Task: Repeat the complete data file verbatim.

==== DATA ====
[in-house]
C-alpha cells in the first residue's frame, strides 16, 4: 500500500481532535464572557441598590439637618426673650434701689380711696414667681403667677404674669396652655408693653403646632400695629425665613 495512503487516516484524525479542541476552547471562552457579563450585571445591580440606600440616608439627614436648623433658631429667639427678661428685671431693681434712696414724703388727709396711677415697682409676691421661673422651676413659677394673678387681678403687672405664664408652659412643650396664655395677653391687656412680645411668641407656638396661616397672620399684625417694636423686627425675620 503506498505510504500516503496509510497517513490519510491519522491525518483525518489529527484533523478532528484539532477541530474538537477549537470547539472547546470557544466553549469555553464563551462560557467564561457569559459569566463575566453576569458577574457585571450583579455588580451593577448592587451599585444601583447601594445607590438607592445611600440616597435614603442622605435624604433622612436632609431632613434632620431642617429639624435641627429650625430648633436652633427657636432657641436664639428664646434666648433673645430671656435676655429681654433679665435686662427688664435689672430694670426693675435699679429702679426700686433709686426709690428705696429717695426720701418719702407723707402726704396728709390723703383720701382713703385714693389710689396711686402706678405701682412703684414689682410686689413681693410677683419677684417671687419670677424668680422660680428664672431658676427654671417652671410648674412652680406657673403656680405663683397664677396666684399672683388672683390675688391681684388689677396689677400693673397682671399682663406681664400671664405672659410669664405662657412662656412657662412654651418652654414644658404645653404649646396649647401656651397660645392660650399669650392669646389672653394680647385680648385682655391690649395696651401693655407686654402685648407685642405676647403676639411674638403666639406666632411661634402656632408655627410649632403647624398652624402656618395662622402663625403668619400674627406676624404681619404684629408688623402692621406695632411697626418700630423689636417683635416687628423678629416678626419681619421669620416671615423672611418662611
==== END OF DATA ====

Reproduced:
[in-house]
C-alpha cells in the first residue's frame, strides 16, 4: 500500500481532535464572557441598590439637618426673650434701689380711696414667681403667677404674669396652655408693653403646632400695629425665613 495512503487516516484524525479542541476552547471562552457579563450585571445591580440606600440616608439627614436648623433658631429667639427678661428685671431693681434712696414724703388727709396711677415697682409676691421661673422651676413659677394673678387681678403687672405664664408652659412643650396664655395677653391687656412680645411668641407656638396661616397672620399684625417694636423686627425675620 503506498505510504500516503496509510497517513490519510491519522491525518483525518489529527484533523478532528484539532477541530474538537477549537470547539472547546470557544466553549469555553464563551462560557467564561457569559459569566463575566453576569458577574457585571450583579455588580451593577448592587451599585444601583447601594445607590438607592445611600440616597435614603442622605435624604433622612436632609431632613434632620431642617429639624435641627429650625430648633436652633427657636432657641436664639428664646434666648433673645430671656435676655429681654433679665435686662427688664435689672430694670426693675435699679429702679426700686433709686426709690428705696429717695426720701418719702407723707402726704396728709390723703383720701382713703385714693389710689396711686402706678405701682412703684414689682410686689413681693410677683419677684417671687419670677424668680422660680428664672431658676427654671417652671410648674412652680406657673403656680405663683397664677396666684399672683388672683390675688391681684388689677396689677400693673397682671399682663406681664400671664405672659410669664405662657412662656412657662412654651418652654414644658404645653404649646396649647401656651397660645392660650399669650392669646389672653394680647385680648385682655391690649395696651401693655407686654402685648407685642405676647403676639411674638403666639406666632411661634402656632408655627410649632403647624398652624402656618395662622402663625403668619400674627406676624404681619404684629408688623402692621406695632411697626418700630423689636417683635416687628423678629416678626419681619421669620416671615423672611418662611